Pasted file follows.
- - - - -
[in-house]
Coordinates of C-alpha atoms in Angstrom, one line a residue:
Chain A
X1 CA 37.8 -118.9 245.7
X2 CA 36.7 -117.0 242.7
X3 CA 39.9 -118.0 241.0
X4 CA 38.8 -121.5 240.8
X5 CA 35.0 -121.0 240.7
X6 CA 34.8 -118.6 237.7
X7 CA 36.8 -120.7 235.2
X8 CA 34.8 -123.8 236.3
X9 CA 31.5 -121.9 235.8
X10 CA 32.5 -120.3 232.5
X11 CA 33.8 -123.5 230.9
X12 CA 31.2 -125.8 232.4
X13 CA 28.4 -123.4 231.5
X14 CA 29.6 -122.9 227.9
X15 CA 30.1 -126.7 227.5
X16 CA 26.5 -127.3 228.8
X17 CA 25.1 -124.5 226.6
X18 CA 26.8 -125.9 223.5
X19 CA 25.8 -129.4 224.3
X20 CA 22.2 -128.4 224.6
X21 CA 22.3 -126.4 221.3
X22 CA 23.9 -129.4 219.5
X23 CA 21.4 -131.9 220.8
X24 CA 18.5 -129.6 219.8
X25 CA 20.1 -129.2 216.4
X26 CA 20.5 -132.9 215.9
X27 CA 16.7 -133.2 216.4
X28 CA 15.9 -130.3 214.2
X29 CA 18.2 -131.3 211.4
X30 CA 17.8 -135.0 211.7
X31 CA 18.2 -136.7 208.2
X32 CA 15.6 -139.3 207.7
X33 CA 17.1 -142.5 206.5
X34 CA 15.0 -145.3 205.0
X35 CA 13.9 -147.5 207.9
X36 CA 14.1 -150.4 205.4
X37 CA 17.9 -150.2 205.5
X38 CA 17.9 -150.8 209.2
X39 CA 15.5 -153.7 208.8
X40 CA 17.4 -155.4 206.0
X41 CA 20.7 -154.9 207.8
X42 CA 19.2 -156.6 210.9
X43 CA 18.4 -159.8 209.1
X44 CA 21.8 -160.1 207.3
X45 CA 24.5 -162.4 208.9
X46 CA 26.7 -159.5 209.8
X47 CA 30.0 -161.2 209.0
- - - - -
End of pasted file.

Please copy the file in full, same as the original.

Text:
[in-house]
Coordinates of C-alpha atoms in Angstrom, one line a residue:
Chain A
X1 CA 37.8 -118.9 245.7
X2 CA 36.7 -117.0 242.7
X3 CA 39.9 -118.0 241.0
X4 CA 38.8 -121.5 240.8
X5 CA 35.0 -121.0 240.7
X6 CA 34.8 -118.6 237.7
X7 CA 36.8 -120.7 235.2
X8 CA 34.8 -123.8 236.3
X9 CA 31.5 -121.9 235.8
X10 CA 32.5 -120.3 232.5
X11 CA 33.8 -123.5 230.9
X12 CA 31.2 -125.8 232.4
X13 CA 28.4 -123.4 231.5
X14 CA 29.6 -122.9 227.9
X15 CA 30.1 -126.7 227.5
X16 CA 26.5 -127.3 228.8
X17 CA 25.1 -124.5 226.6
X18 CA 26.8 -125.9 223.5
X19 CA 25.8 -129.4 224.3
X20 CA 22.2 -128.4 224.6
X21 CA 22.3 -126.4 221.3
X22 CA 23.9 -129.4 219.5
X23 CA 21.4 -131.9 220.8
X24 CA 18.5 -129.6 219.8
X25 CA 20.1 -129.2 216.4
X26 CA 20.5 -132.9 215.9
X27 CA 16.7 -133.2 216.4
X28 CA 15.9 -130.3 214.2
X29 CA 18.2 -131.3 211.4
X30 CA 17.8 -135.0 211.7
X31 CA 18.2 -136.7 208.2
X32 CA 15.6 -139.3 207.7
X33 CA 17.1 -142.5 206.5
X34 CA 15.0 -145.3 205.0
X35 CA 13.9 -147.5 207.9
X36 CA 14.1 -150.4 205.4
X37 CA 17.9 -150.2 205.5
X38 CA 17.9 -150.8 209.2
X39 CA 15.5 -153.7 208.8
X40 CA 17.4 -155.4 206.0
X41 CA 20.7 -154.9 207.8
X42 CA 19.2 -156.6 210.9
X43 CA 18.4 -159.8 209.1
X44 CA 21.8 -160.1 207.3
X45 CA 24.5 -162.4 208.9
X46 CA 26.7 -159.5 209.8
X47 CA 30.0 -161.2 209.0